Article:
Friday, April 03, 2020

Too Hot to Handle: The Rapture and the Wrath of God

In which our regular writers toss around subjects a little more volatile than usual.

Not too long ago a major news and commentary website complained about “evangelicals’ toxic obsession with the end times”. That sort of thing is to be expected from unbelievers. But more and more, I am seeing the same kind of dismissive language used by Christians.

Tom: “Rapture” is not a term we find in the Bible, but it may be reasonably applied to the events to which the apostle Paul refers in 1 Thessalonians 4:13-18. Matthew Henry, whose eschatology was neither Pre-Millennial nor Pre-Tribulation, used the word “rapture” in his commentary on Thessalonians back in the early 1700s, long before J.N. Darby or others who articulated the Pre-Trib position in their own generations. For most critics of Pre-Tribulationism, the argument is not so much about whether the church will be “snatched up”, but when.

But whatever we may call it, Immanuel Can, it’s my sense that the teaching about a return of Christ for the church prior to the Great Tribulation has never been in greater disrepute among God’s people. Does that seem a fair statement?

Disrepute or Indifference?

Immanuel Can: Is it disrepute or is it just indifference, Tom? What I mean is that it seems to me the concept of the Rapture is not so much disparaged as ignored, shunted aside, deliberately avoided. And this, if I can judge aright, is because it represents a contention point with the theologies of the broader evangelical communities at a time when every effort is being exerted to blur over distinctions and merge groups in the name of unity.

Tom: Well, indifference is certainly one possible response, but it’s not one I’ve really registered. And you’re right about the doctrine being a contention point within evangelicalism, definitely. No, I’m talking about active hostility toward the doctrine and even toward those who hold it, as if we represent a sort of threat to the integrity of those who are screwing up their courage to go through the Great Tribulation. We are talking about a “way out” instead of a “way through”, and that seems like a cop-out to some.

IC: I honestly have to say that I’ve seen the former, but hardly any of the latter. Furthermore, I’ve noted that all the particulars of the future are nowadays only talked about in vague terms.

At present, all evangelicals seem to agree that at some point, there’s a Second Coming of Christ. But evangelical churches have generally given up any thought of being more precise than that. As I say, I suspect the motive is simply to escape the controversy, and to avoid appearing “divisive”.

Tom: I’m surprised to have to make the case, but maybe that’s a product of the different sort of churches with which each of us fellowships. If your church has an Amillennialist pastor, it makes sense that he would avoid raising the issue from the platform so as to avoid causing friction internally. But when you are an outsider, as I am, talking to Amillennialists and Post-Millennialists from other churches online and reading what they say to one another, the gloves are off and the punches are flying. Almost nobody is concerned about avoiding controversy, and some are quite happy to create it.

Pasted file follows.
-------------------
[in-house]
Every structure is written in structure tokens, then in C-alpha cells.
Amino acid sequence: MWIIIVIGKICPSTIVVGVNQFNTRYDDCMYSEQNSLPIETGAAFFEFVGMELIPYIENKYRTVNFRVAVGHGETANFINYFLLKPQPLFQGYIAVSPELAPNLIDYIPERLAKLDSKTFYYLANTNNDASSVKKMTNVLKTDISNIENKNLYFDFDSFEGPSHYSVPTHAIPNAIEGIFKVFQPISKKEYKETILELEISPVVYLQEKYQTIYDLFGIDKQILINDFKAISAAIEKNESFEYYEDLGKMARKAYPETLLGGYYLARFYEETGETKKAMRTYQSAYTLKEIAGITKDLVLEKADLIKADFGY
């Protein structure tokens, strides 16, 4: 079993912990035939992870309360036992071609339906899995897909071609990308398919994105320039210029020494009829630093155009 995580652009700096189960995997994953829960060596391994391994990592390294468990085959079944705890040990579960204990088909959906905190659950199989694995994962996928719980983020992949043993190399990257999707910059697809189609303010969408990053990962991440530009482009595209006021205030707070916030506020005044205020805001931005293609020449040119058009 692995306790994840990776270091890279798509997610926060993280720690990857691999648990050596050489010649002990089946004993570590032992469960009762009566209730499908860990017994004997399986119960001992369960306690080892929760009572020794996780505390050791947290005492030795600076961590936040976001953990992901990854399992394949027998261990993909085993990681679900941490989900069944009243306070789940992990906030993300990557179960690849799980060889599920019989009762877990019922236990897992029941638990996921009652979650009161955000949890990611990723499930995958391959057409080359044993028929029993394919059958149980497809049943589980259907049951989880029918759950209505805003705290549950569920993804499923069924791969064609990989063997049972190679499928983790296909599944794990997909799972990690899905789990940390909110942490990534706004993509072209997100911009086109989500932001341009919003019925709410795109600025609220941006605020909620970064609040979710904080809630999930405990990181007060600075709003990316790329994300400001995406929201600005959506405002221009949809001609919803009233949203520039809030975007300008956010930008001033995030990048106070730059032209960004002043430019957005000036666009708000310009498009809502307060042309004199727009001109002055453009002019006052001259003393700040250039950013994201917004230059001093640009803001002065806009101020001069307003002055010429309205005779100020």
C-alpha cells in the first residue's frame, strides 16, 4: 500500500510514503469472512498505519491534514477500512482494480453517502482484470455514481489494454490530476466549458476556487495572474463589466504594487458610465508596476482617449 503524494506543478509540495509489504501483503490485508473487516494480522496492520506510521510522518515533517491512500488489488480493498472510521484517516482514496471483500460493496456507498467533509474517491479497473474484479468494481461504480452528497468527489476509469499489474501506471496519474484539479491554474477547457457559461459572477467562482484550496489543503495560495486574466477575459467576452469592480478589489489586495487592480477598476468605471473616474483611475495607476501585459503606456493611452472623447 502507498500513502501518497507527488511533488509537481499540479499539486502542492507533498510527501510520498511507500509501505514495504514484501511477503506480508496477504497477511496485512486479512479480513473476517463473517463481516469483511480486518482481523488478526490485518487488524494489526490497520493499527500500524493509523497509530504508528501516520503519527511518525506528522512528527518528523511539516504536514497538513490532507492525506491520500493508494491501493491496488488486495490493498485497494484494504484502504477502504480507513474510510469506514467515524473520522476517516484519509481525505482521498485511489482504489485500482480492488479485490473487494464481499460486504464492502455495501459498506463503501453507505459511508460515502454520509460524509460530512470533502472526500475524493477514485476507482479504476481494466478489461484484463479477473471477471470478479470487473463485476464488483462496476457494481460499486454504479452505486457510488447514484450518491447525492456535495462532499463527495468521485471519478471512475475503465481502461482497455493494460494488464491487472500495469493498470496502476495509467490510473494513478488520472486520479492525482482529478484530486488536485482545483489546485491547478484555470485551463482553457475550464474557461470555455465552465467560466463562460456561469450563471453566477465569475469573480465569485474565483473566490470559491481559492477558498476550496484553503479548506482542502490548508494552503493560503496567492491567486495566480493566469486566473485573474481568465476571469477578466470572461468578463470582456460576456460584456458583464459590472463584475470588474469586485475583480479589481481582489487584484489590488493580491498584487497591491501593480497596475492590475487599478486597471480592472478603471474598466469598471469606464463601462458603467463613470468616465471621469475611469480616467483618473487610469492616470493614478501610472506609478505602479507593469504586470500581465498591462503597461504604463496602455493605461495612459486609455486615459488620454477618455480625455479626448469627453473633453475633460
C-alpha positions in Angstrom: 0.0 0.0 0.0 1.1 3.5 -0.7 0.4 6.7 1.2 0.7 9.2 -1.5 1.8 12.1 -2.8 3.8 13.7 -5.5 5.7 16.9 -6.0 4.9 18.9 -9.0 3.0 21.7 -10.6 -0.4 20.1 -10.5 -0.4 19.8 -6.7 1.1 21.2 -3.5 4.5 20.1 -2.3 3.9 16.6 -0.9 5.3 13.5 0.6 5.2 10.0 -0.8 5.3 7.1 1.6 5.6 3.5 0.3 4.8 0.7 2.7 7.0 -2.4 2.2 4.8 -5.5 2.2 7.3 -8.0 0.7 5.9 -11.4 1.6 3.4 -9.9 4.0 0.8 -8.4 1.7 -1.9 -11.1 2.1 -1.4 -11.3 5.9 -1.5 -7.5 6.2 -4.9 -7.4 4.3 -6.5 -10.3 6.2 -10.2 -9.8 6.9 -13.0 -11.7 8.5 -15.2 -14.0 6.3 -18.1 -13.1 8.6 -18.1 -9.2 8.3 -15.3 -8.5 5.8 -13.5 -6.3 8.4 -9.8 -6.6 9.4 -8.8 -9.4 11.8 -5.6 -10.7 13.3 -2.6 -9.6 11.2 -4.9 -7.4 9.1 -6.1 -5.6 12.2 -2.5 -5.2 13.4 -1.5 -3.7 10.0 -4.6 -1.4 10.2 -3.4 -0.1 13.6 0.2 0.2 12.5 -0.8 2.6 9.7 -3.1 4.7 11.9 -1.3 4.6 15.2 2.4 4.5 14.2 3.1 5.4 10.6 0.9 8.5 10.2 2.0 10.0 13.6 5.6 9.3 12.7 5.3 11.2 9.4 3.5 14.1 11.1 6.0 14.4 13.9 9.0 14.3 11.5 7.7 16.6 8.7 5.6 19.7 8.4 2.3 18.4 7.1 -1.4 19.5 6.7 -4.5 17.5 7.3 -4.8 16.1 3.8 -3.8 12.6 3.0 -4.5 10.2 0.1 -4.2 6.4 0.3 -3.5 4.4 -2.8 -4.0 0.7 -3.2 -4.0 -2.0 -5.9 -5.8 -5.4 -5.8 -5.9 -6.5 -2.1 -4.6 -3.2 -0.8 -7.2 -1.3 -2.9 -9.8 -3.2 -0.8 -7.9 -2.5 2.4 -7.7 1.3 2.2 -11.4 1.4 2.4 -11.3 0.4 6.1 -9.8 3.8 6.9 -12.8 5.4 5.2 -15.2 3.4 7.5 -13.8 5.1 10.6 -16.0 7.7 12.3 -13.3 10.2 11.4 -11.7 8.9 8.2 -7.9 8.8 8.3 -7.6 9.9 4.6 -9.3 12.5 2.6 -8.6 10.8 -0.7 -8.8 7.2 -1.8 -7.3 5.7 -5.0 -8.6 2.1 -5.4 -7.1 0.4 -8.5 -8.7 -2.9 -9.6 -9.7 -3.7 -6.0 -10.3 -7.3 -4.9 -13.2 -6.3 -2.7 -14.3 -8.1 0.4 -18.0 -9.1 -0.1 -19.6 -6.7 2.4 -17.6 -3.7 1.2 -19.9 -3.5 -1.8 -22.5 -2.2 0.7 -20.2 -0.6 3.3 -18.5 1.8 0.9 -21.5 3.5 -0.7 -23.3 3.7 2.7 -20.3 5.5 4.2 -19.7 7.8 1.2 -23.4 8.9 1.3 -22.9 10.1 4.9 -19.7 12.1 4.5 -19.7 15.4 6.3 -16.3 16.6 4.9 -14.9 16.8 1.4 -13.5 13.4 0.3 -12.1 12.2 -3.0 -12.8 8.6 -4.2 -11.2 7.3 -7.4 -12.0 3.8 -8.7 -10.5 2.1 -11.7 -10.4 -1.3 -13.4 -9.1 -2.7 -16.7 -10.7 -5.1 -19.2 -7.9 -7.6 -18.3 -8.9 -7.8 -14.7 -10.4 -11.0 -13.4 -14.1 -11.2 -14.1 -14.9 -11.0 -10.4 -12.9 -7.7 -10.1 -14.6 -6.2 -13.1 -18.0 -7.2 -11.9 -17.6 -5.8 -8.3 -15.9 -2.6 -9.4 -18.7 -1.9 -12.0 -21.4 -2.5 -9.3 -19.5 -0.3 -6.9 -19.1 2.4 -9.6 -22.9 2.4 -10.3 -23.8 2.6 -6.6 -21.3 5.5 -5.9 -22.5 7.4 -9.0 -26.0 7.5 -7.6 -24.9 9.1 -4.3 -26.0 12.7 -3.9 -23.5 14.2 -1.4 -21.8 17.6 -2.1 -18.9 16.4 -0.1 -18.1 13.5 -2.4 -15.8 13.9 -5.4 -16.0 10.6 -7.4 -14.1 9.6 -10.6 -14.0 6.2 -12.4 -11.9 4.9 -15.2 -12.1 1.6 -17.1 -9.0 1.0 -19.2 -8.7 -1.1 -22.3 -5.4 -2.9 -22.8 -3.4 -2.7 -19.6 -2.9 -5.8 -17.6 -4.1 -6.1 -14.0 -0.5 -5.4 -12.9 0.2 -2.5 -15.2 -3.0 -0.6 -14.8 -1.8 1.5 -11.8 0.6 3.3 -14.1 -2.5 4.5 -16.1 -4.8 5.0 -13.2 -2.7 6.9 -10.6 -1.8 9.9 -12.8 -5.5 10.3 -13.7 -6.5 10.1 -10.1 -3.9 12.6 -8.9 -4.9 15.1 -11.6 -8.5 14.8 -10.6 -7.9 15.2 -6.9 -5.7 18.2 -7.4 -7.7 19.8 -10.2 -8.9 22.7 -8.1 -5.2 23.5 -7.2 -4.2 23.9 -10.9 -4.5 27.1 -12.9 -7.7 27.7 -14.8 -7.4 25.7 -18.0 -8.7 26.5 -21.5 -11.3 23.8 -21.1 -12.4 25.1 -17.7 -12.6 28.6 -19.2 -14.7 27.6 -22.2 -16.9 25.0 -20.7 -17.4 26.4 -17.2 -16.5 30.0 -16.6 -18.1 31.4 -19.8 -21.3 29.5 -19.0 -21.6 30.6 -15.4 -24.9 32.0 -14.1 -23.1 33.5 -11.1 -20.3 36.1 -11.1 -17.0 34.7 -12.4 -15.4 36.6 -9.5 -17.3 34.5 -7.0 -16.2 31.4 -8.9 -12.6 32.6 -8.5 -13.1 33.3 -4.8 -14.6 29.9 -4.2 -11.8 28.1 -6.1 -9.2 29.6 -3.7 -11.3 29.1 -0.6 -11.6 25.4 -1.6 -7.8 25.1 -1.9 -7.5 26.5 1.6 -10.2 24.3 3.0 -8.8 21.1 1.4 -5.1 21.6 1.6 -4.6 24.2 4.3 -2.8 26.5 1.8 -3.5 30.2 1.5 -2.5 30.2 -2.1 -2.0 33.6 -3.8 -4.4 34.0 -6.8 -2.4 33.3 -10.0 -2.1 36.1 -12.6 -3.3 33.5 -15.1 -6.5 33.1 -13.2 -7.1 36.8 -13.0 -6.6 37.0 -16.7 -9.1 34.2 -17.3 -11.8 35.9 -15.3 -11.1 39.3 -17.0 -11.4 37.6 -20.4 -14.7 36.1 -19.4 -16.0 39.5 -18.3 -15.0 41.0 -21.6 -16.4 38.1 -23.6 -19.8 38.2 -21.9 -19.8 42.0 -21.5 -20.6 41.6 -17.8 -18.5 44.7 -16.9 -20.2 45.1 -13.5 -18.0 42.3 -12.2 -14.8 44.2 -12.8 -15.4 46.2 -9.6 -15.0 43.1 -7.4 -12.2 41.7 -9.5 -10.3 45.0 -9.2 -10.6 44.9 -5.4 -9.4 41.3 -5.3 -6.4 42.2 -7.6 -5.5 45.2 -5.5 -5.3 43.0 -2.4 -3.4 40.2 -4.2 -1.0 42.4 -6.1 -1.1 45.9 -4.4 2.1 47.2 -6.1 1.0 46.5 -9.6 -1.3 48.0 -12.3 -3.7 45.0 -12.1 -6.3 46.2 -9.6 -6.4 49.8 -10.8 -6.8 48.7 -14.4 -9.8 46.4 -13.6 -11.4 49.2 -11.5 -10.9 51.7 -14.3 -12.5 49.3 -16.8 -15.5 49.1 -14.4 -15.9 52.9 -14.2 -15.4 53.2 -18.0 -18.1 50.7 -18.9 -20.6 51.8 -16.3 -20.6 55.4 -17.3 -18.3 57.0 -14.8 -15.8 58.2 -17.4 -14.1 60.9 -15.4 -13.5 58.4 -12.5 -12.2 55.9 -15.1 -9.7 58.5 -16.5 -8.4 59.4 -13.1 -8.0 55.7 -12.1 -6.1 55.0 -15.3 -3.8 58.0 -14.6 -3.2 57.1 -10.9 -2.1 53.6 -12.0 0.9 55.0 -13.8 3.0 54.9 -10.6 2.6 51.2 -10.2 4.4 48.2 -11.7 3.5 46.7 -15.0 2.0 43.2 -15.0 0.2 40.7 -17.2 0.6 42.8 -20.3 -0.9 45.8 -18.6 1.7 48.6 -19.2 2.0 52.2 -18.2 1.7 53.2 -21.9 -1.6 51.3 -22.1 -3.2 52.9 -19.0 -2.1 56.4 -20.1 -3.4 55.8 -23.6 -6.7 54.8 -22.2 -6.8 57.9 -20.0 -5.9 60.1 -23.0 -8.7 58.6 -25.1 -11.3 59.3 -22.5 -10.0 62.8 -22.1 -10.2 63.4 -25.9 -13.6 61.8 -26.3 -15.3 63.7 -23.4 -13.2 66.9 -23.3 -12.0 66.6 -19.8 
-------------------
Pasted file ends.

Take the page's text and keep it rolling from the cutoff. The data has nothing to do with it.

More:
The “Secret Rapture Heresy”

But I can show you numerous internet references to the “secret Rapture heresy”. Here Darby and Scofield are said to be “in error”. That’s the very politest it gets. Here it’s implied that Pre-Trib folks lack the courage to honestly examine the evidence against their position. Here it comes from the “imaginations of men” and not the word of God. Here the “false Pre-Tribulation doctrine teaches you NOT to believe what Jesus himself taught!” Here the teaching about the Rapture is “a menacing doctrine that perverts the plain language of the text of the New Testament”. Ouch.

And there’s plenty more of the same where that came from.

IC: This is new to me. I’ve visited a few different evangelical churches in the last couple of years, and have not encountered it at all. You’re going to have to lead off on this one, Tom.

Tom: No prob. The first time I encountered it was a bit of a shock too. Then it kept coming, until eventually I came to the conclusion that we Pre-Tribbers are very much in the minority among evangelicals these days, and that there is probably some value in setting out for others the merits of a position I thought were patently obvious.

Preaching Escapism

First of all, how do you feel about the argument that believers in a Pre-Trib Rapture are simply preaching escapism?

IC: It’s irrelevant. It’s of absolutely no weight either way what we would prefer to believe … all that matters is what’s true. So that’s a very poor way to argue.

Tom: Quite true. For me, the issue boils down to how we think about the Great Tribulation. Pre-Tribbers believe the Great Tribulation is the manifestation of the wrath of God against sinners both within the nation of Israel and in the world at large. We get this from the book of Revelation, among other places, where God’s “wrath” is referred to at least fifteen times. We read about the “wrath of the Lamb”, the “wrath of God” and the “great day of his wrath” in association with things like the opening of the sixth seal, which causes a great earthquake, the darkening of the sun, a moon like blood, and every mountain and island being removed from its place.